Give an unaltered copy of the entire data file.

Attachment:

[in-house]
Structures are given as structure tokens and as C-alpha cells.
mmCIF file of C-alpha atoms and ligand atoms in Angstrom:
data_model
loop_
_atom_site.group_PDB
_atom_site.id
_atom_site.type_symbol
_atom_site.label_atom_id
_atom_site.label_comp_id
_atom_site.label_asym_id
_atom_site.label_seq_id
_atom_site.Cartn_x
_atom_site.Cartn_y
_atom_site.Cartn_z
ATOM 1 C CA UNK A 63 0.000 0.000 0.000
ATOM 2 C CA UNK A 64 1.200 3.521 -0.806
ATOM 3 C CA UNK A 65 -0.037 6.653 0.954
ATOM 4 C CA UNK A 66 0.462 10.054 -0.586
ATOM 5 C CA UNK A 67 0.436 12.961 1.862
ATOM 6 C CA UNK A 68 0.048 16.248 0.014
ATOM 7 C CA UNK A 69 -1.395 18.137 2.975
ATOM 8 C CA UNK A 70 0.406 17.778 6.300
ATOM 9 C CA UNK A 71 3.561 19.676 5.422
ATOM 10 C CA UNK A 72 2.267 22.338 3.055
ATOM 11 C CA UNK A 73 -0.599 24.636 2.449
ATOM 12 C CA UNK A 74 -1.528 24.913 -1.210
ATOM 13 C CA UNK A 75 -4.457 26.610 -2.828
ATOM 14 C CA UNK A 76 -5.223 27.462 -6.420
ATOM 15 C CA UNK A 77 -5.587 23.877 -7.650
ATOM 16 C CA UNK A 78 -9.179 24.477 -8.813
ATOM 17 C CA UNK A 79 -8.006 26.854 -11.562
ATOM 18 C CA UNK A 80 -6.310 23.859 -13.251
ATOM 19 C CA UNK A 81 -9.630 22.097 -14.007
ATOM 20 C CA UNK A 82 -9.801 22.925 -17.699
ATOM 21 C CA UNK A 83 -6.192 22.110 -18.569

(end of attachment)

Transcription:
[in-house]
Structures are given as structure tokens and as C-alpha cells.
mmCIF file of C-alpha atoms and ligand atoms in Angstrom:
data_model
loop_
_atom_site.group_PDB
_atom_site.id
_atom_site.type_symbol
_atom_site.label_atom_id
_atom_site.label_comp_id
_atom_site.label_asym_id
_atom_site.label_seq_id
_atom_site.Cartn_x
_atom_site.Cartn_y
_atom_site.Cartn_z
ATOM 1 C CA UNK A 63 0.000 0.000 0.000
ATOM 2 C CA UNK A 64 1.200 3.521 -0.806
ATOM 3 C CA UNK A 65 -0.037 6.653 0.954
ATOM 4 C CA UNK A 66 0.462 10.054 -0.586
ATOM 5 C CA UNK A 67 0.436 12.961 1.862
ATOM 6 C CA UNK A 68 0.048 16.248 0.014
ATOM 7 C CA UNK A 69 -1.395 18.137 2.975
ATOM 8 C CA UNK A 70 0.406 17.778 6.300
ATOM 9 C CA UNK A 71 3.561 19.676 5.422
ATOM 10 C CA UNK A 72 2.267 22.338 3.055
ATOM 11 C CA UNK A 73 -0.599 24.636 2.449
ATOM 12 C CA UNK A 74 -1.528 24.913 -1.210
ATOM 13 C CA UNK A 75 -4.457 26.610 -2.828
ATOM 14 C CA UNK A 76 -5.223 27.462 -6.420
ATOM 15 C CA UNK A 77 -5.587 23.877 -7.650
ATOM 16 C CA UNK A 78 -9.179 24.477 -8.813
ATOM 17 C CA UNK A 79 -8.006 26.854 -11.562
ATOM 18 C CA UNK A 80 -6.310 23.859 -13.251
ATOM 19 C CA UNK A 81 -9.630 22.097 -14.007
ATOM 20 C CA UNK A 82 -9.801 22.925 -17.699
ATOM 21 C CA UNK A 83 -6.192 22.110 -18.569